Every external tool (social media, google ads) has its own statistics build in. For example, if you create a sponsored post on Facebook, you are able to see, how many people saw the post naturally, how much of it you paid for, how many people click on the link and how many of them shared it. However, in the moment, they enter your website, you lose the track of them. Here is important to know about Google Analytics (GA) and its great benefits.
1. Knowing your basic metrics
The most basic information you can extract from GA, is how many users visit your website, how many pages they go through, how much time they spend in there and how often or if they come back. You can then compare it to your goals and see, if the performance is sufficient, or you need to do some adjustments. For example, if you have a certain amount of text on one page, which you want the users to read, you can set approximate time needed to finish the reading and compare it to the time spend on your page. If the time spent on this page is smaller, you know, that the text is not being read at all, or the users leave somewhere in the middle. Therefore, you are able to define the problem and ideally fix it as soon as possible.
“Since digital mediums do not have the advantage of physically reaching out to its audience, losing a potential customer is literally just one click away.“ (Thrasher 2011)
The bounce rate is an interesting one – it shows the percentage of users, who leave your website immediately after entering it. If your website does include more, than one page, or it is not a blog, high bouncing rate (usually above 60-65%) indicates a problem to be solved. The example below is one page website, therefore in this case, the bouncing rate is all right.
img source: personal GA account
2. Knowing your audience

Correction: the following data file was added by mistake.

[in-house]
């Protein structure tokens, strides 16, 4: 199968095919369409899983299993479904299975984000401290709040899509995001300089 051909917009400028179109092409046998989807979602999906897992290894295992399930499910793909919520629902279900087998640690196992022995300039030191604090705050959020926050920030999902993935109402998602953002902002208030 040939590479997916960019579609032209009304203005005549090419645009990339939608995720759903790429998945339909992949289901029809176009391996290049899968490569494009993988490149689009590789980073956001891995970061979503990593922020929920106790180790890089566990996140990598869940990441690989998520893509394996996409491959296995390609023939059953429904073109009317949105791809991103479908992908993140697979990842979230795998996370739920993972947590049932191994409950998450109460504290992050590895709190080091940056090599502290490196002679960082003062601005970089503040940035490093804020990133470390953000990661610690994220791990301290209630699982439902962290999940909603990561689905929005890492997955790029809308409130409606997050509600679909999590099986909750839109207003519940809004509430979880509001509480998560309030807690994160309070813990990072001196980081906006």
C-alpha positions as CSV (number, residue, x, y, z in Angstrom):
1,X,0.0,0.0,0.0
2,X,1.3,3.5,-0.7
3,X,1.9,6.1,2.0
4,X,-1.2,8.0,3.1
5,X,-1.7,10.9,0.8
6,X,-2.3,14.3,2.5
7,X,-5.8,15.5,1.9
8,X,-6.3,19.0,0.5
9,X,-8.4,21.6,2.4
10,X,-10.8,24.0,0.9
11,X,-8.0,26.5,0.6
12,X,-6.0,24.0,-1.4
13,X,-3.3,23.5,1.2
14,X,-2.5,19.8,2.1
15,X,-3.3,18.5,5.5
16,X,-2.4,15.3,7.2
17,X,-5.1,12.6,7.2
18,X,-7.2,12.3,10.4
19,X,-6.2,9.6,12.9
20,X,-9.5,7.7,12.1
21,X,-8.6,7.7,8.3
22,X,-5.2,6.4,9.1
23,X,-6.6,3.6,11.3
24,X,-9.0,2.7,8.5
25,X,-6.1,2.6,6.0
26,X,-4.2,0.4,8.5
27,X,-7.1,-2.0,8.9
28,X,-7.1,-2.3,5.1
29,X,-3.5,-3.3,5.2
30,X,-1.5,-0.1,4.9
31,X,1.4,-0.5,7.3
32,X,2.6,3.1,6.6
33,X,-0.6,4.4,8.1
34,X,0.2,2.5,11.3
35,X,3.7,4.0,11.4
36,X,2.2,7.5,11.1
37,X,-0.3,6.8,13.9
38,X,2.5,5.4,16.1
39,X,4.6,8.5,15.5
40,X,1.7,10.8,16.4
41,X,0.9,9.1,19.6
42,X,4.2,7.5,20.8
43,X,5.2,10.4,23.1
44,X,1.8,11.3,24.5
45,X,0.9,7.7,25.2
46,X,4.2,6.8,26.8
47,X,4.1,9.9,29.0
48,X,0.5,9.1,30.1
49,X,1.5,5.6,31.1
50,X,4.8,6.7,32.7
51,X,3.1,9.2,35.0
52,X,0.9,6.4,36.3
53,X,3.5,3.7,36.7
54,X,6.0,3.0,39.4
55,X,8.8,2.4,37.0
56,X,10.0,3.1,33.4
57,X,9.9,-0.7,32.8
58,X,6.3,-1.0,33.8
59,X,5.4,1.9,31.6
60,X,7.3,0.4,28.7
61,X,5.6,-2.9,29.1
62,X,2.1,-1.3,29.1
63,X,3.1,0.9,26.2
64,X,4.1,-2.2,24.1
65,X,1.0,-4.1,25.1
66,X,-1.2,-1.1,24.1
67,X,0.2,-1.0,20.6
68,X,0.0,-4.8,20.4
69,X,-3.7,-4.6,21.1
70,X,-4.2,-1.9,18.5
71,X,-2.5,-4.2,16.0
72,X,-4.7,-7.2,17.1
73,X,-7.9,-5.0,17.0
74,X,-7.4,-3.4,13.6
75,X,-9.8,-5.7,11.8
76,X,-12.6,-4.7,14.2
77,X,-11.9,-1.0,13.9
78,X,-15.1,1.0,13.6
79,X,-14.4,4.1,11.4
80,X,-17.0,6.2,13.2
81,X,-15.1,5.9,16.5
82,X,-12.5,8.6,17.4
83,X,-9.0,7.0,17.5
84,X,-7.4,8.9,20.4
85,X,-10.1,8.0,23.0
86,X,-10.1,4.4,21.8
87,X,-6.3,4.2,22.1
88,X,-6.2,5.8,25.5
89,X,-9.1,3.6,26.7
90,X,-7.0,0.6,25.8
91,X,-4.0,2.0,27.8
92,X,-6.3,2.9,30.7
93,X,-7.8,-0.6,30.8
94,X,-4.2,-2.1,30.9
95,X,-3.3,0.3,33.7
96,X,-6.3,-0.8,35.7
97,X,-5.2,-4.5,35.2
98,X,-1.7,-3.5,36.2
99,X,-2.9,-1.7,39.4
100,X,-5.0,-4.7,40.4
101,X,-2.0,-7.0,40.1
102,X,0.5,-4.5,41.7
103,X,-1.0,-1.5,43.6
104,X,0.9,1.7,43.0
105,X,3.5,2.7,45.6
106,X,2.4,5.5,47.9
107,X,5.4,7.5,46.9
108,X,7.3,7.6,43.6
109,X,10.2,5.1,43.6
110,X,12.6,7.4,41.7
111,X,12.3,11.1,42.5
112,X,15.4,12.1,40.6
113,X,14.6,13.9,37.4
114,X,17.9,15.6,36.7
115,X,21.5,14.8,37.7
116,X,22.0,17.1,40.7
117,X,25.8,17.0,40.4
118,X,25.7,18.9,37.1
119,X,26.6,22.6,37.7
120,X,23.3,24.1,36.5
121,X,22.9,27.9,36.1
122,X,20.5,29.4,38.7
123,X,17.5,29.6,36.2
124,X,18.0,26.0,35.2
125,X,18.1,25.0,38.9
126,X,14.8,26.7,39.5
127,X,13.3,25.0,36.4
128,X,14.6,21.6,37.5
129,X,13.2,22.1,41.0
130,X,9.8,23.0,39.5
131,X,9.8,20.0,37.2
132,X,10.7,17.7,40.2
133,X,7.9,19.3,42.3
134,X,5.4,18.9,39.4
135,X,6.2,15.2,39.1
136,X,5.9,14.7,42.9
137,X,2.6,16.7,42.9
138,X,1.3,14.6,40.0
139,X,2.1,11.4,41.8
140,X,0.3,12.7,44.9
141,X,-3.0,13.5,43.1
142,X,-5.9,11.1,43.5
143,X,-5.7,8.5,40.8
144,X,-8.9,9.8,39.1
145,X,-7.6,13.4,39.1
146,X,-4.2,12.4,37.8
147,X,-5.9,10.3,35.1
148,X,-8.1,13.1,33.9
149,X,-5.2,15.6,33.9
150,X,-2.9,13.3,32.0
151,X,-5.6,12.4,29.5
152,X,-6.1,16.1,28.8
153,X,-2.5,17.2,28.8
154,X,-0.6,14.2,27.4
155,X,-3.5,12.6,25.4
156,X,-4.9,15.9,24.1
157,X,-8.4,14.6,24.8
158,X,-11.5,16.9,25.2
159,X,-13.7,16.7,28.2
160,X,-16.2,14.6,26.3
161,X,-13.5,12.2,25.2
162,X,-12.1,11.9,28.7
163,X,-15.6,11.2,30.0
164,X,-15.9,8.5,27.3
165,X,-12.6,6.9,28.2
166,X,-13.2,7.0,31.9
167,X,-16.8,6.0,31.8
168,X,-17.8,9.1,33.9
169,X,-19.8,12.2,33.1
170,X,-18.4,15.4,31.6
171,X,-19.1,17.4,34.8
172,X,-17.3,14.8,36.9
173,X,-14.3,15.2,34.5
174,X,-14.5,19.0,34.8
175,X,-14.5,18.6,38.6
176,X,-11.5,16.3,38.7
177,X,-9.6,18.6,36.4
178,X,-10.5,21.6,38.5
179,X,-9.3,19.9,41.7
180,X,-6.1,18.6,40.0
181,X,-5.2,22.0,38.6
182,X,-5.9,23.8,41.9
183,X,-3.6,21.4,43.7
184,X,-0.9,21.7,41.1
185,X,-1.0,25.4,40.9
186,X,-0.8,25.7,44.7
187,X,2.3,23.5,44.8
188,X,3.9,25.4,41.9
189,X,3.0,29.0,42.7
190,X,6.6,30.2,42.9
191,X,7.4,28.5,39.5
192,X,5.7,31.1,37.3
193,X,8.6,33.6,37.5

When exploring GA more, you can find more useful tools for defining your audience and its behaviour. You can see, where the users come from (google search, different websites or social media), what exactly they do on your website and in what point they are leaving.
3. Evaluating your external activities
While, how we mentioned above, the external tools, such as Facebook and google ads, have their own built-in statistics tools, you can easily monitor your website users, who came through these mediums, separately. Moreover, you are able to monitor the visitors regarding each post or link you put on the internet. Using UTM codes, you can define source, medium and campaign of the link, you are using (for example in one particular Instagram post) and see the metrics of visitors, who clicked on this particular link. This tool is helpful when evaluating the digital marketing activities, their performance and success, but also in further decision making (by defining what works better). Additionally, you can even use GA to help evaluate your offline campaigns, for example, when running TV ad with link on your website for more information, you can watch the real-time statistics of your website, to see, how many people actually come to your page while the commercial is running.